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Invited Commentary
Psychiatry
February 5, 2020

Repeated Assessment of Posttraumatic Stress Disorder Severity and the Risk of Mortality

Author Affiliations
  • 1Department of Family and Community Medicine, St Louis University School of Medicine, St Louis, Missouri
  • 2Harry S. Truman Veterans Administration Medical Center, Columbia, Missouri
  • 3National Center for PTSD and Department of Psychiatry, Geisel School of Medicine, Dartmouth College, Hanover, New Hampshire
JAMA Netw Open. 2020;3(2):e1920493. doi:10.1001/jamanetworkopen.2019.20493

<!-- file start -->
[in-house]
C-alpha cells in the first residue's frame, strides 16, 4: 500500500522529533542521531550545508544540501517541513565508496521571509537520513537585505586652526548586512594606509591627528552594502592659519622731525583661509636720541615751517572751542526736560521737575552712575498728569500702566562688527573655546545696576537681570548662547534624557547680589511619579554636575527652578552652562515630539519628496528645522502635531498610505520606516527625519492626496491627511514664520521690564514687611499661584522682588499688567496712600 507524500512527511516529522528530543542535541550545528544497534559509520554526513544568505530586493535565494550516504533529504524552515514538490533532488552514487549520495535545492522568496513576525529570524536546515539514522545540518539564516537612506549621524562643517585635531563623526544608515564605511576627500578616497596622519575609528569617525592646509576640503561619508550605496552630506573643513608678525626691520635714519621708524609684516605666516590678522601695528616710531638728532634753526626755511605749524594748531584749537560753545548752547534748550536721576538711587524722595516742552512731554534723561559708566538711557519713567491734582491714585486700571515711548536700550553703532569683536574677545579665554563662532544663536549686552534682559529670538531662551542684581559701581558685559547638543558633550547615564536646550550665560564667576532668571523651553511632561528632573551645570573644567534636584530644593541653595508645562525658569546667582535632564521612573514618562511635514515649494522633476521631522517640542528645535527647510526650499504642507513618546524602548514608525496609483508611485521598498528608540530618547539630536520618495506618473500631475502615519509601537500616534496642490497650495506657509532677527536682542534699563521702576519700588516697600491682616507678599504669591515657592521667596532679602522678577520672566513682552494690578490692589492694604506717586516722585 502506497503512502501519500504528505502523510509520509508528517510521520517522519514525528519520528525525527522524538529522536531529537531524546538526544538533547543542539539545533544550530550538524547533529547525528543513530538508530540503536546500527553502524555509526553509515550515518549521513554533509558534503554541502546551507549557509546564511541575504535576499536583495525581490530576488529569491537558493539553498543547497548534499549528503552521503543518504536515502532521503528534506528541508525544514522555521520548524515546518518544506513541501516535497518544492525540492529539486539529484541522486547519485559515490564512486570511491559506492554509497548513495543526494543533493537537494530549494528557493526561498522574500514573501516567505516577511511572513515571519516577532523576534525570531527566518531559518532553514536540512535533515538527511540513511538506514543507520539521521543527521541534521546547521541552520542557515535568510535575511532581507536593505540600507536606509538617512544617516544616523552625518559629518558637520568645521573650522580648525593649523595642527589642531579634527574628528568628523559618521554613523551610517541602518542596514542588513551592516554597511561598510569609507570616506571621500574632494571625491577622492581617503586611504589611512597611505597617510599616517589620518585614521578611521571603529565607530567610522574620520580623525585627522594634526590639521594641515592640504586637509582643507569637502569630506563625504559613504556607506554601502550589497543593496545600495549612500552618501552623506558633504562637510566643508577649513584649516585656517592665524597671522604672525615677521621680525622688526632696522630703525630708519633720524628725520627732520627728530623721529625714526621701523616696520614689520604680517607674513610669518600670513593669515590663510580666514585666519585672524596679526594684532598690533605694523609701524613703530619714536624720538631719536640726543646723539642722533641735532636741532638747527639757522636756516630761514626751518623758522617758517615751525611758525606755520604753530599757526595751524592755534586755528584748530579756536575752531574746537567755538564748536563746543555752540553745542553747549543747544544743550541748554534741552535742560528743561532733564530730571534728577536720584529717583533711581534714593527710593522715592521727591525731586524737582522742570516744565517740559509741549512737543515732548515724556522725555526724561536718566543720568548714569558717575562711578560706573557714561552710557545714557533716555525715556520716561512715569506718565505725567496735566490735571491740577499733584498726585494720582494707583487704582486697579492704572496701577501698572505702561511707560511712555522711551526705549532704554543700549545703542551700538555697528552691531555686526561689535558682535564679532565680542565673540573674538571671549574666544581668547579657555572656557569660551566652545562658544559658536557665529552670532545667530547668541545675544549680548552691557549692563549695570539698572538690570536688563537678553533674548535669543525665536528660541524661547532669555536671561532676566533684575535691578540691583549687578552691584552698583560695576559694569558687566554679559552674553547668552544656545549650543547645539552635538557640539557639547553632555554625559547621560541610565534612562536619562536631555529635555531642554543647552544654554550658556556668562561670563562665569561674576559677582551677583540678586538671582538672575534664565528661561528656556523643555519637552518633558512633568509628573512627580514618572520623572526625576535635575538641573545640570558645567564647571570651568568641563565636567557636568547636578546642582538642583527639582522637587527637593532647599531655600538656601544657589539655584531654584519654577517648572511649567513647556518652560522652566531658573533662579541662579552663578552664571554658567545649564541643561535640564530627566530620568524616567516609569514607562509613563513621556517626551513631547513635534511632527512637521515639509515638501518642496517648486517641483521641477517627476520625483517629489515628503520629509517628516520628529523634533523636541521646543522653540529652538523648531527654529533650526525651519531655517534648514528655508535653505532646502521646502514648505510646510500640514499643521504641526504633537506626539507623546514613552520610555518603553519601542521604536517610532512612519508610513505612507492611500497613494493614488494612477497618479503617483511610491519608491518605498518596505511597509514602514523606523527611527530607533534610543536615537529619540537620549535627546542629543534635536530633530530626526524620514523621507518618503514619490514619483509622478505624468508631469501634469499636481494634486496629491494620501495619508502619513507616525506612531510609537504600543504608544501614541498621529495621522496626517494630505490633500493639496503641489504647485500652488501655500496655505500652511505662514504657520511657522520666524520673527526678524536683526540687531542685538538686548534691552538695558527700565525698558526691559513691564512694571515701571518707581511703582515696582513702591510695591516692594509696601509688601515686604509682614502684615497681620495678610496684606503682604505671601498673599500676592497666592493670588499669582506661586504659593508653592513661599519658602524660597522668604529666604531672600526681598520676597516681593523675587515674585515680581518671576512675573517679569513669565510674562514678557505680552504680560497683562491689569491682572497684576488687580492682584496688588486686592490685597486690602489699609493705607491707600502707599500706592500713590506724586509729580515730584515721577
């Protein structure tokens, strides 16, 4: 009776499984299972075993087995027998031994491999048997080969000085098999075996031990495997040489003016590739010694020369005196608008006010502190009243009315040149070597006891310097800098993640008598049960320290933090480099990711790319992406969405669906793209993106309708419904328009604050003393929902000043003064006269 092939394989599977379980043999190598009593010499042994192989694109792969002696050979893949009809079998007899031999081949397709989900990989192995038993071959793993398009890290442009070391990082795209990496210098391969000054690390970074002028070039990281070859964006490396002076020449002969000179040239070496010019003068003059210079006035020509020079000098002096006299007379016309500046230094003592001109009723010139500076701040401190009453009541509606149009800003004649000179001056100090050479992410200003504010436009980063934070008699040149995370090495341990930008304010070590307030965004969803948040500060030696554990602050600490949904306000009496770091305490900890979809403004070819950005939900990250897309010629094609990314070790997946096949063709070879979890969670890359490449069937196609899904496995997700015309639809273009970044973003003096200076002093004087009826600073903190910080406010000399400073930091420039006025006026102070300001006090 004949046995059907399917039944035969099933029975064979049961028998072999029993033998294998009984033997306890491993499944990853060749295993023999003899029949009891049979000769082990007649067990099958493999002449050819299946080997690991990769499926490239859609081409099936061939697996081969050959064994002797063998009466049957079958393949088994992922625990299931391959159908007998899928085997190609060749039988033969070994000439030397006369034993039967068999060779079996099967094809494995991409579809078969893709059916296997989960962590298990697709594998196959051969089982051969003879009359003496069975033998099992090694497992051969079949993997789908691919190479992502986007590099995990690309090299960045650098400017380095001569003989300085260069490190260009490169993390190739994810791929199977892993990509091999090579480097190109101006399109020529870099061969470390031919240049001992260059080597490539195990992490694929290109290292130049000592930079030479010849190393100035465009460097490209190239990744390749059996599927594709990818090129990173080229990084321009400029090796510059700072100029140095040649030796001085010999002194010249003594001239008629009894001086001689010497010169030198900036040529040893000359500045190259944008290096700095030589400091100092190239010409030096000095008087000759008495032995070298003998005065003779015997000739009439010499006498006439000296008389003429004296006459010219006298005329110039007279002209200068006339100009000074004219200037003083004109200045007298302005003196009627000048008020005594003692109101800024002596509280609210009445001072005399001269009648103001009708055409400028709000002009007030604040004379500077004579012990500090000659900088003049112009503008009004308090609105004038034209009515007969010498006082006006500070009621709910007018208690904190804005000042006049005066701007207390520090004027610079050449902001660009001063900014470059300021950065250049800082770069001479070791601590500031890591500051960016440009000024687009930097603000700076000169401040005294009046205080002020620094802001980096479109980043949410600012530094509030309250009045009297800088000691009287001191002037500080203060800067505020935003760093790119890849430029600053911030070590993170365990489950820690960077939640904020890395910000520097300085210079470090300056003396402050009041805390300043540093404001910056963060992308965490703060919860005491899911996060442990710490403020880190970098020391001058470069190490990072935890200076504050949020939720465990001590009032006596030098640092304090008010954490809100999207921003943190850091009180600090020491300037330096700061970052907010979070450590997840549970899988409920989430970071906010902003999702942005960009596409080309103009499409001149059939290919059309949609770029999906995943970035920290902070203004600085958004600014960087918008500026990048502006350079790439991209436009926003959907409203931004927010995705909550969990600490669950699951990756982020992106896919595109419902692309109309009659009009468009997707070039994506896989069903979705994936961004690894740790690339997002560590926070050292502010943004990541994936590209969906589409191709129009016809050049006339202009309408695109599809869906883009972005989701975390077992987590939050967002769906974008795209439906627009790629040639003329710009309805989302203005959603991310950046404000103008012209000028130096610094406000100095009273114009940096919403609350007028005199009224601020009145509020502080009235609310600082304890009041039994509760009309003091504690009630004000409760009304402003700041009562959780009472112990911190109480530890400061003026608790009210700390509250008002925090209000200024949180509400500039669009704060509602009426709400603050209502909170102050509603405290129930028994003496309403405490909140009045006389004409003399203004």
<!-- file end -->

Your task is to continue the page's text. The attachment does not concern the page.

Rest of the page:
Strong evidence supports the conclusion that posttraumatic stress disorder (PTSD) is associated with increased risk of numerous adverse health outcomes. As described by Schnurr and Green, poor health and higher mortality rates among those with PTSD may be because of the “downward spiral that follows the wear and tear caused by PTSD.”1 Existing studies of PTSD and mortality have typically assessed mortality many years after a single baseline PTSD measurment.2 This approach does not account for the potential difference in mortality risk among those who have severe, persistent PTSD compared with those who experience remission or those who have a variable pattern of improving and worsening symptoms. Giesinger et al3 performed a large prospective cohort study from the World Trade Center (WTC) Health Registry, using 4 waves of data collection from more than 63 000 civilians and first responders who were exposed to the WTC disaster. Investigators used PTSD Checklist (PCL) scores of 50 or greater to define PTSD and identified mortality through National Death Index data. Among all participants, 2349 deaths occurred during the 13-year follow-up period, including 487 with cardiovascular mortality and 230 with an external cause of death (including suicide and accidental poisoning). The study by Giesinger et al3 was unique in that it compared the magnitude of the association between PTSD and mortality using 2 separate survival modeling approaches. First, PTSD was modeled as present or absent at baseline, and second, PTSD was treated as a time-varying exposure. When PTSD was modeled as present or absent at baseline, the magnitude of the association between PTSD and mortality was smaller and not statistically significant among civilians. When modeled as a time-varying exposure, PTSD was significantly associated with mortality among both civilians and first responders for all-cause, cardiovascular, and external-cause mortality.